• Why Peeta was partnered with the careers in the beginning
  • Why Katniss plays up the romance with Peeta during the Games (it was there, but not explained enough where Chef knew why)
  • The names, stories or any kind of way to identify the other tributes (other than Rue). The name "foxface is literally uttered one time. Cato gets like 3-4 mentions. We could've gotten this with a creatively written montage of their pre-game interviews, but we didn't.
  • Why we should care about Rue. I cried in the theater but only because I knew the book version when Katniss was thinking of Prim as Rue. 
  • Any of the other stylists, and some significant time with Cinna.
  • Any kind of fear of Snow. 
  • What the hell each of the districts produces
  • Why the Capitol is so rich (this gets brushed over).
There's more, but honestly it just makes me sad. I realize there's a challenge when the book is written in first person and half the movie takes place in a world where you can't really say your inner monologue aloud because the world is listening, but come on. The script just didn't work for me. They could've cut at least one uttering of "May the odds be ever in your favor" with some actual dialogue that moved the story forward. It could've been done. It just wasn't.

It doesn't make me exceptionally hopefully for the next two movies. Chef said "Was the first the worst of the books?"  No, it was the best. "Oh, I was hoping maybe they had better source material for the next ones."

Yup, that about explains it. 

Friday, March 23, 2012

I Haven't Slept Well all Week: Hoosier Edition

I haven't slept exceptionally well this week. I'm not sure why. I fall asleep fine, but wake up at 4 a.m., a full hour before I normally get up.

I am fairly certain my sleep-time drama has nothing to do with the Hoosiers, but maybe it does. Maybe I'm freaking out on the inside. Either way, it'll be settled tonight. Until then, I'm gonna console myself with this video on loop. (Knowing I might have to console myself again after the game).

I just wish for a good game from both sides tonight. One where the Hoosiers still have a chance to make a shot at the end to win (Or tie--I'm not that picky).

Go Hoosiers!


Thursday, March 22, 2012

Words and Phrases that Makes No Sense Out of the Workplace

Is Mila trying to increase
her ROI here?
I used to look at things happening in my corporate jobs with a sense of cynicism and sarcasm. Unfortunately, the longer I'm in the "business world," the more I not only don't notice these things, but I actually do them myself. And I don't like that. I need to remember how to be a real person, if not inside the hours of 9 to 5, at least outside.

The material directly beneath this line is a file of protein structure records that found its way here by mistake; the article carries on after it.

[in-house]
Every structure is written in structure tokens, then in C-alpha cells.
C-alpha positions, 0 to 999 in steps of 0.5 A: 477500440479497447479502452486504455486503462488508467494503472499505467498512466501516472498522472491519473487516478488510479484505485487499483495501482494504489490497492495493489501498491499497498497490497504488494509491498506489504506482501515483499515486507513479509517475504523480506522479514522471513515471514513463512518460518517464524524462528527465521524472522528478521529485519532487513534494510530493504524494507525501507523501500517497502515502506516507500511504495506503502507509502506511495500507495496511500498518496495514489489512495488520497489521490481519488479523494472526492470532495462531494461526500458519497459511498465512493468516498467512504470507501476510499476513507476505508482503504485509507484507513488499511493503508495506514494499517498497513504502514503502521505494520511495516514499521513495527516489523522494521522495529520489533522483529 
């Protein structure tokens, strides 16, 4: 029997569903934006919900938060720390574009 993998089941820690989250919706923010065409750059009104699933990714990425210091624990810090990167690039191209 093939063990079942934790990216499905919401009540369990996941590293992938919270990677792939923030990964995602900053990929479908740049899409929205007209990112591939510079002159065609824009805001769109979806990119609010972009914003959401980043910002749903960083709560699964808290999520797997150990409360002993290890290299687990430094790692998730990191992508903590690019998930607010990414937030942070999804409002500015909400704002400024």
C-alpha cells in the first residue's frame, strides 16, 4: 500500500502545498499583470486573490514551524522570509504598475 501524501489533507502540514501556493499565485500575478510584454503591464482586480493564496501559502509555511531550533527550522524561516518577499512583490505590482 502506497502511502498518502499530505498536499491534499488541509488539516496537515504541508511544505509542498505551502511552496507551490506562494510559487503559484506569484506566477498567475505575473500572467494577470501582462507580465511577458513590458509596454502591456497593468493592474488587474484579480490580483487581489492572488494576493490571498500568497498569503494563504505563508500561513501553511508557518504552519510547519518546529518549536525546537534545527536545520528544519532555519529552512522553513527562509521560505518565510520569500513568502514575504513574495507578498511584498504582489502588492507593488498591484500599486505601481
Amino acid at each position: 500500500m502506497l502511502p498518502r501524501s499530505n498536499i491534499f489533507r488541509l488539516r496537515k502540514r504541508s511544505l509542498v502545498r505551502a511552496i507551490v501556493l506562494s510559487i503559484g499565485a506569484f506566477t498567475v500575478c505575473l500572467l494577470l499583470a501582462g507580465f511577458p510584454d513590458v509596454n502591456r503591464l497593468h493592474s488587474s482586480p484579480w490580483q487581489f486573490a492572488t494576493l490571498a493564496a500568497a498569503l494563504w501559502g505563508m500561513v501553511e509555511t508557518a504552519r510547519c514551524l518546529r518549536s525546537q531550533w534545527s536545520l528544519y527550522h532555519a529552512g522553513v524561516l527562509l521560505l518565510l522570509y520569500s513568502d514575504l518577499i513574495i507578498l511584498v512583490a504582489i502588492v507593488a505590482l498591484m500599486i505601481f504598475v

So here's my list of words or phrases that have completely weird or irrelevant meanings in real life (and by "real life" I mean the actual lives we live when we WANT to live them, not the life we live to earn money to support that life):
  • Vision: outside of work, if someone used the word "vision" I assume they're a psychic or have just taken some psychotropic drugs.
  • "Think outside of the box": What is this box to which you are referring? And why does a cliche meaning to not be a cliche warrant a cliche? (did you get that all?)
  • Pain point: typically an elbow if I've hit my funny bone (which is actually a nerve) or my knees. Because they are pointy and I have bad knees.
  • Return on Investment (ROI): I have decided to measure my love for my cats based on their return on investment. I will use the dollars we spent on them in their lifetime and measure that against the amount of love and joy they give me. Since Khubla is a shelter cat with no health problems, he's looking like the cat with the best ROI right now. Wonder if this works with kids. . .(and if it does, I wonder if my parents ever derived my ROI. Hmmmmm)
What're your corporate words or phrases that bug you?

Wednesday, March 21, 2012

But I Really Want That Brownie. . .and iPad and Shoes...

A "lava stone"--one of my
guilty pleasures. It's a fried ball
of rice with avocado, spicy tuna,
and some caviar.
It's pretty damn good.